The first tropical depression (update: Arthur was named as a tropical storm at 1500 UTC 1 July) of the season in the tropical Atlantic has formed just to the east of Florida. The visible imagery animation, above, shows persistent strong thunderstorms with overshooting tops in the area of disturbed weather over the Gulf Stream and the Bahamas. Refer to the National Hurricane Center and the CIMSS Tropical Cyclones sites for particulars on the future track of this system. Note that current forecasts have the system strengthening to a hurricane in the next few days, and close to the North Carolina coast on July 4th.
Metop ASCAT surface scatterometer winds at 1541 UTC, below, indicated that the strongest winds (green barbs, 30-39 knots) were found within the northeastern quadrant of the tropical storm.
The tropical Atlantic has lately been besieged by Saharan Air Layer (SAL) dust (see, for example, this post from last week, or this image from today); that dry air suppresses tropical cyclone formation. The animation of GOES-13 10.7 µm imagery, above, shows that this Tropical Depression formed out of an impulse that sank southward from the Carolinas over the past 6 days, so its gradual development has not been impeded by the SAL.
The VIIRS instrument on board the Suomi NPP satellite provided high-resolution imagery over this tropical system shortly after midnight on the 1st (see below). A large cirrus shield with brightness temperatures cooler than -70º C (Green in the enhancement) with a few overshooting tops that are colder than -85º C are present. An analysis of some NUCAPS Soundings from this overpass is here.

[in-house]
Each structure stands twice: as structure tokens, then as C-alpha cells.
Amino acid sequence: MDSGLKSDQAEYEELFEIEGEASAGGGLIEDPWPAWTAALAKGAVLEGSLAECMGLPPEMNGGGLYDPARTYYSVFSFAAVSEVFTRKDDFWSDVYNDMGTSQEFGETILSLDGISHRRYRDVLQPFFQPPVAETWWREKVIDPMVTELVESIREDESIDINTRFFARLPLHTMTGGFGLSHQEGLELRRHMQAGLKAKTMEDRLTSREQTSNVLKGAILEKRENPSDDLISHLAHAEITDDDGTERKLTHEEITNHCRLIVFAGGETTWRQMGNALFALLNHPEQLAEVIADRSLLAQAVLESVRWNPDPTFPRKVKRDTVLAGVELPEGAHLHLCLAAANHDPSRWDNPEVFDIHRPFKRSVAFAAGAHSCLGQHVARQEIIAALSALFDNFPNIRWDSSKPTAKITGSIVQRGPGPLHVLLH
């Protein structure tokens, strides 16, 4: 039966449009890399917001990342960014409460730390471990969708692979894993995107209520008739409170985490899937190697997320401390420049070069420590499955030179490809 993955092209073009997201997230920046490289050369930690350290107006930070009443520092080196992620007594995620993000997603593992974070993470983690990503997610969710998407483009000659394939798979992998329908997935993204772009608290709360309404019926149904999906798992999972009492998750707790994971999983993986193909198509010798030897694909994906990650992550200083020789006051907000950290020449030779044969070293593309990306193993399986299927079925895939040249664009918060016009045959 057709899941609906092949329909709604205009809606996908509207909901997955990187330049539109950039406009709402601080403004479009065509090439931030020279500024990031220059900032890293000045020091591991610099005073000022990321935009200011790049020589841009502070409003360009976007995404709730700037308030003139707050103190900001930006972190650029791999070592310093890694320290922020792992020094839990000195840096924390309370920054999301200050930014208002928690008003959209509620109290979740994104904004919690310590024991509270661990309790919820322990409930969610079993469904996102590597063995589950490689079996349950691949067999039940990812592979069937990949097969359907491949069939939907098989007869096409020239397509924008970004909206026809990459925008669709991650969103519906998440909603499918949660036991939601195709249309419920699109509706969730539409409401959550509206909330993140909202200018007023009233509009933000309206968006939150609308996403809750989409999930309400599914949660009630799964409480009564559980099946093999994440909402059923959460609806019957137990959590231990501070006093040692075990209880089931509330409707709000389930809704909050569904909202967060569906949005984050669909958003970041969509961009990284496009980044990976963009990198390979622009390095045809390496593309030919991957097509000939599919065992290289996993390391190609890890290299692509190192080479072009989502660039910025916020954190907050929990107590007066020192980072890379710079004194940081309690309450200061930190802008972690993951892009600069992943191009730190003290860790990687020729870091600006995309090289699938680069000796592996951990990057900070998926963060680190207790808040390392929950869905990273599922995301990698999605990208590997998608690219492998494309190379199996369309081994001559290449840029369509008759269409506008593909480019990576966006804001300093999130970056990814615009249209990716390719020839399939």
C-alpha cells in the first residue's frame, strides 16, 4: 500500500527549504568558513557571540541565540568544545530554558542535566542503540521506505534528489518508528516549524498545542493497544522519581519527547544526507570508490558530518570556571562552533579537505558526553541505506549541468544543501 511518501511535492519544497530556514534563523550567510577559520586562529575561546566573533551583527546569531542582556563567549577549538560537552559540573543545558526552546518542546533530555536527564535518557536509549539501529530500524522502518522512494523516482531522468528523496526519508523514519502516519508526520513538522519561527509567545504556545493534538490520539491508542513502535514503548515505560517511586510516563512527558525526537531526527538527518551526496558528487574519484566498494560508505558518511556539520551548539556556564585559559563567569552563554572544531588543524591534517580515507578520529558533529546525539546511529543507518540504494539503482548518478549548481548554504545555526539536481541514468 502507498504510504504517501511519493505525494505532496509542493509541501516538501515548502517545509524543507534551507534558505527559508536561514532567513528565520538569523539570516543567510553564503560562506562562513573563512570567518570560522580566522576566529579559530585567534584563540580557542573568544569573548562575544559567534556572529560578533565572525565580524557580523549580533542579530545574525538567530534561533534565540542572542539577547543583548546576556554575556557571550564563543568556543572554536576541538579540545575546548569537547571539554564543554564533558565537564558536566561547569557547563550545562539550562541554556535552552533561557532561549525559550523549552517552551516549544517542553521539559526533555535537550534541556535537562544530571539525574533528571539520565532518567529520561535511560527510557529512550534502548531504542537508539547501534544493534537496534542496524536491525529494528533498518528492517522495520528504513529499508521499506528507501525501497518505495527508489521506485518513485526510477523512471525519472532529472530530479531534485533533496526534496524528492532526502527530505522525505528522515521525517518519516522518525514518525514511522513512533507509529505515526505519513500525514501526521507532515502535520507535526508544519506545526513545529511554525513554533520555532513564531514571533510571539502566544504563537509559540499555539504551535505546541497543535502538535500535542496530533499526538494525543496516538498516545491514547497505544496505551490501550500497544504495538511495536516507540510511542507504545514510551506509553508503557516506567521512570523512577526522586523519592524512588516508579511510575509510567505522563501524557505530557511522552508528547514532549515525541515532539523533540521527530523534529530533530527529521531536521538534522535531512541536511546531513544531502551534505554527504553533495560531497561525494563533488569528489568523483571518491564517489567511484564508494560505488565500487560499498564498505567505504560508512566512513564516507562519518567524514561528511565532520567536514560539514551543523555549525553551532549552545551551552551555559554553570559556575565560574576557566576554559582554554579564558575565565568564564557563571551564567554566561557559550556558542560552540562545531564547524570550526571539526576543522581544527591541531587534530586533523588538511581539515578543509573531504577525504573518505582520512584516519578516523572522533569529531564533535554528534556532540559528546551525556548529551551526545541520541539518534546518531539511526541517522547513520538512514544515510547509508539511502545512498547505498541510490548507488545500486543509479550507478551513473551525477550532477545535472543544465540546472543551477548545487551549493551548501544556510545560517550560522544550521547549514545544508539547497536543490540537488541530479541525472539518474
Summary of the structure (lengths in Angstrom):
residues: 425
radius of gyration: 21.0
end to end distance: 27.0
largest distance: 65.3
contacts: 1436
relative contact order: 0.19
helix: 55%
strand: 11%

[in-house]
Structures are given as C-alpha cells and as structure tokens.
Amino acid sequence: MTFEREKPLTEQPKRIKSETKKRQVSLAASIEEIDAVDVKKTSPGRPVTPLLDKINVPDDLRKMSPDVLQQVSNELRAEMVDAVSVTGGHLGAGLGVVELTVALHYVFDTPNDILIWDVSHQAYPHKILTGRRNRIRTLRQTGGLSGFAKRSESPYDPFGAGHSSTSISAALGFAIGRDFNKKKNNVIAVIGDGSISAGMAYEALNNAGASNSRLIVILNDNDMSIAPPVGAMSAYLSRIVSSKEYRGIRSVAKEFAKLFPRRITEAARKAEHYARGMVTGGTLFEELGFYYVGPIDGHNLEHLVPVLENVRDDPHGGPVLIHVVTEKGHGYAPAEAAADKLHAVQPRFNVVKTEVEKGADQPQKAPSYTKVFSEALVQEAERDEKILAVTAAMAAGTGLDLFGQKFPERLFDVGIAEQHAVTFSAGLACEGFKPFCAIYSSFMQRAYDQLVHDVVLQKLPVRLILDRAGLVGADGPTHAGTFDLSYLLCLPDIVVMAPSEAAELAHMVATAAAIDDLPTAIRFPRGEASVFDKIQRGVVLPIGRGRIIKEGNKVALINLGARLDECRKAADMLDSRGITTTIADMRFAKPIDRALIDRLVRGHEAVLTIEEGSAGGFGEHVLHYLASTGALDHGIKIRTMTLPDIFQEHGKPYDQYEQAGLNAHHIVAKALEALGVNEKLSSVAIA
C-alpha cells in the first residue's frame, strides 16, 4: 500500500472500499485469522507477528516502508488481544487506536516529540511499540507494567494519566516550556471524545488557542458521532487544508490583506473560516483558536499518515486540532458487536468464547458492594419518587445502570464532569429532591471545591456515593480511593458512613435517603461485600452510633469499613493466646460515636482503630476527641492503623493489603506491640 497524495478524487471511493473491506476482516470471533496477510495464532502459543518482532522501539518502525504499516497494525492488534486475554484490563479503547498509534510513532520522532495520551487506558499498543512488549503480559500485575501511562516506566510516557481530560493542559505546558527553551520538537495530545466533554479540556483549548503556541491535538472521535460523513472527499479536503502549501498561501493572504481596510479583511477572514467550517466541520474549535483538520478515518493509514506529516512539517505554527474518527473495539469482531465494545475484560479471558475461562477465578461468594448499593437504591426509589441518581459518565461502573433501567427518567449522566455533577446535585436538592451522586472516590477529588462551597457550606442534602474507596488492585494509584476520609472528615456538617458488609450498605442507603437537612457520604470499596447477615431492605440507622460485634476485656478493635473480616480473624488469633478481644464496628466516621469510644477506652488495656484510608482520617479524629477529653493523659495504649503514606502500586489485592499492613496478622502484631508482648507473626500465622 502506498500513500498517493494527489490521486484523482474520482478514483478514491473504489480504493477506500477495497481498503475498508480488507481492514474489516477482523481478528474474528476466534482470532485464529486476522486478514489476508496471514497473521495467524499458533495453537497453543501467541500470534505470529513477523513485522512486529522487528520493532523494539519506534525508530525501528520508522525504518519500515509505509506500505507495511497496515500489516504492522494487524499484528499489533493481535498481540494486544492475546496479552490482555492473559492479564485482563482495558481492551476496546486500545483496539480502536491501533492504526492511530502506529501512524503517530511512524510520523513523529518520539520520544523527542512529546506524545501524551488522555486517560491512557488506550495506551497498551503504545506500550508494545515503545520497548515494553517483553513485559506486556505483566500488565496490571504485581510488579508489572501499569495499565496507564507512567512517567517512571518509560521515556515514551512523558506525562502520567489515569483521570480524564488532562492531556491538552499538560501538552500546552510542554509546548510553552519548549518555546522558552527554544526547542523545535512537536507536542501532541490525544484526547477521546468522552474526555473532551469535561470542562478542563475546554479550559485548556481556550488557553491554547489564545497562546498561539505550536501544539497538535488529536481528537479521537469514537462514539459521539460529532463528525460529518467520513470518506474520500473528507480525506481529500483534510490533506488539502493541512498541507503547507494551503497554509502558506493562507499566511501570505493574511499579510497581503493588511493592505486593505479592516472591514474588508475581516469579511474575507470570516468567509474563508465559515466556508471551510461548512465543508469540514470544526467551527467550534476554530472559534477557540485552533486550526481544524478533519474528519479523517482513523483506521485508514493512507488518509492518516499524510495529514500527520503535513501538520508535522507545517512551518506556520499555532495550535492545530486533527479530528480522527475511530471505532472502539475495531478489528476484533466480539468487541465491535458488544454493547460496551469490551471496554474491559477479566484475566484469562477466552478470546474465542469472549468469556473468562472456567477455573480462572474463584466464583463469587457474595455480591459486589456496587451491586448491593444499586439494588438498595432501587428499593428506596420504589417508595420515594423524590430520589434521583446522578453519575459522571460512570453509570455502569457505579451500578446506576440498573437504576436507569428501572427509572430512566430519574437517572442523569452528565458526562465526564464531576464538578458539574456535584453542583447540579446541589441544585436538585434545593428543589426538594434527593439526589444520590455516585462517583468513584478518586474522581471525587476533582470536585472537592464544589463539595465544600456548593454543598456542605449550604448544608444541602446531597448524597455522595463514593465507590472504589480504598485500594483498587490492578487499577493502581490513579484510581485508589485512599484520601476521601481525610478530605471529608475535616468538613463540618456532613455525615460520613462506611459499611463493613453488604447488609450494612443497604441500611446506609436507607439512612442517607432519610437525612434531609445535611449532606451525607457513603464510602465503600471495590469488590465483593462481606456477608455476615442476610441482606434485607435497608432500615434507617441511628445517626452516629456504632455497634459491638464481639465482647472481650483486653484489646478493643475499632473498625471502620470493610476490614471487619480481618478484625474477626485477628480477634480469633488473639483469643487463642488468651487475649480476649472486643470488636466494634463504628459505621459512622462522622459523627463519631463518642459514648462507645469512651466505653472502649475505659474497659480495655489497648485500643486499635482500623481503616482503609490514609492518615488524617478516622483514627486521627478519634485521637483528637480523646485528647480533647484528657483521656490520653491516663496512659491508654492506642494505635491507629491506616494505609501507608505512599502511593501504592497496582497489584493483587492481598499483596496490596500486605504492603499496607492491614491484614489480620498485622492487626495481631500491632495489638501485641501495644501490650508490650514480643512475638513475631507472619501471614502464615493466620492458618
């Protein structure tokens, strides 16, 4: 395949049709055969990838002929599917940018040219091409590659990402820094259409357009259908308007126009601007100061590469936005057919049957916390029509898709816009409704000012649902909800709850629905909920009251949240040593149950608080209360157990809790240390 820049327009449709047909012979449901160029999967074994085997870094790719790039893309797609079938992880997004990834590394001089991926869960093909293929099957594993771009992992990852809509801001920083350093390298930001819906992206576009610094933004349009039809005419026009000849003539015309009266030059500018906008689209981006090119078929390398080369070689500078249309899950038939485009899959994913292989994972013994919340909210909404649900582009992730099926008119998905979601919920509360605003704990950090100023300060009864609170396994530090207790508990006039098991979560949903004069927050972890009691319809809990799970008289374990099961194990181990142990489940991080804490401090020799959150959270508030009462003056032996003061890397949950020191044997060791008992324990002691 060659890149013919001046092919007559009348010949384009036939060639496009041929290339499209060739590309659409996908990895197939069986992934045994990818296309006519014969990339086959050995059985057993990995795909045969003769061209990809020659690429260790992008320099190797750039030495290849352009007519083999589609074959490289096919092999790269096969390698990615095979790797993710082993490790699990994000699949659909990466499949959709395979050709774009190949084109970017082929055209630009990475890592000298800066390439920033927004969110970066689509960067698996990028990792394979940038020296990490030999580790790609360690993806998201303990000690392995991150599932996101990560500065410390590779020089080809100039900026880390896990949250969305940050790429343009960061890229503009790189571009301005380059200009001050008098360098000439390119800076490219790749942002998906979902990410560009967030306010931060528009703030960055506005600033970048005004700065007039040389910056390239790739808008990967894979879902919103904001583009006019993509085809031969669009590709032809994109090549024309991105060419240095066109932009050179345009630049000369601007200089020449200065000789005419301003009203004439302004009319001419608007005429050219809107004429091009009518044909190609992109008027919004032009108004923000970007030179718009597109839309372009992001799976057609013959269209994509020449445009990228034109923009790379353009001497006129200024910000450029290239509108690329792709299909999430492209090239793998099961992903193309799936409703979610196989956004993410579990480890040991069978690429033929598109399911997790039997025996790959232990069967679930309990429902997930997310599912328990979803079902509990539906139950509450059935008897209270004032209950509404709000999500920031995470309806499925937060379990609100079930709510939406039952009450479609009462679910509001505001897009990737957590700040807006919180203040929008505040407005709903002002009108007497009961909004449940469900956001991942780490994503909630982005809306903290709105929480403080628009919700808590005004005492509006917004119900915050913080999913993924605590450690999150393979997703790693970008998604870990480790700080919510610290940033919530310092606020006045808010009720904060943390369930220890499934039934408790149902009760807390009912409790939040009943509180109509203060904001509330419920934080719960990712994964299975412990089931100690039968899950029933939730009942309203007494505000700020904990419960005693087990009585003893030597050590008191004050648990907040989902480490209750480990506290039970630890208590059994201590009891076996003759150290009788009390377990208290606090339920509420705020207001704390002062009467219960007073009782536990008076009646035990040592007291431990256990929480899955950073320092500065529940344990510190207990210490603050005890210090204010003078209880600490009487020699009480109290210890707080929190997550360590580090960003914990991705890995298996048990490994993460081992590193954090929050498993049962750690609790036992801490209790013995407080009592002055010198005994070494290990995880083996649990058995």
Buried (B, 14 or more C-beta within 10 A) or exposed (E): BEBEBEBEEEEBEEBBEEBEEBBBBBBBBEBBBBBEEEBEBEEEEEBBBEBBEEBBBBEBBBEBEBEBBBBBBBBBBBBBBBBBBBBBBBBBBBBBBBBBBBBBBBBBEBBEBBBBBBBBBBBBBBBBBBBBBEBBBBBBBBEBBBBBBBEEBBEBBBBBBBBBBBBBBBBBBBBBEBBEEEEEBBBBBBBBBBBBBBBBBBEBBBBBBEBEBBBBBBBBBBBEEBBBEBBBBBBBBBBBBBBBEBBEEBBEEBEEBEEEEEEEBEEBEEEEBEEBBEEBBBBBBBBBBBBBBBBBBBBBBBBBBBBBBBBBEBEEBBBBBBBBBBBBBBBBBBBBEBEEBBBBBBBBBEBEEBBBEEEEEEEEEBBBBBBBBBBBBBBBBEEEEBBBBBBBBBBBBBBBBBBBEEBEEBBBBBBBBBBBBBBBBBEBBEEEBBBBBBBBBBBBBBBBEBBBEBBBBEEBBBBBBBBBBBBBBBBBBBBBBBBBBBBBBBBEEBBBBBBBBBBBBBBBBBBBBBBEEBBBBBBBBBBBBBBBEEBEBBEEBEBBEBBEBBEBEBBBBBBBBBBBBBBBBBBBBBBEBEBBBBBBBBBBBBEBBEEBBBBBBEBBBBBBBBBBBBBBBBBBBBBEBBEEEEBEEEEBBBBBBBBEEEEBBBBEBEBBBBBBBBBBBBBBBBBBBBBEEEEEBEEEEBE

Arthur’s projected track moves the storm up the East Coast over very warm waters associated with the Gulf Stream. Both MODIS and VIIRS analyses of SSTs show widespread temperatures in excess of 80º F.
A comparison of Suomi NPP VIIRS 11.45 µm IR channel images at 0717 UTC and 1840 UTC, below, showed that the areal coverage of cold cloud tops was increasing during the day on 01 July, but the deep convection remained well to the southeast of Arthur’s low-level center of circulation.
At 1840 UTC, a comparison of the Suomi NPP VIIRS 11.45 µm IR channel image with the corresponding 0.64 µm visible channel image with an overlay lightning data, below, revealed a large number of cloud-to-ground strikes within the 1-hour period ending at 1900 UTC.
===== 02 July Update =====
Arthur continued to slowly intensify on 02 July, and began to show hints of an organized eye structure on GOES-13 0.63 µm visible channel images (above; also available as an MP4 movie file).
A comparison of AWIPS-2 images of Suomi NPP VIIRS 0.64 µm visible channel and 11.45 µm IR channel images (below) showed that the coldest cloud tops were north of the center of Arthur at 1822 UTC. A buoy just southwest of the center reported winds gusting to 52 knots (60 mph).
Even though an eye was not evident on GOES-13 10.7 µm IR channel imagery around 2045 UTC, a DMSP SSMIS 85 GHz microwave image at 2049 UTC did display a well-organized eye signature (below).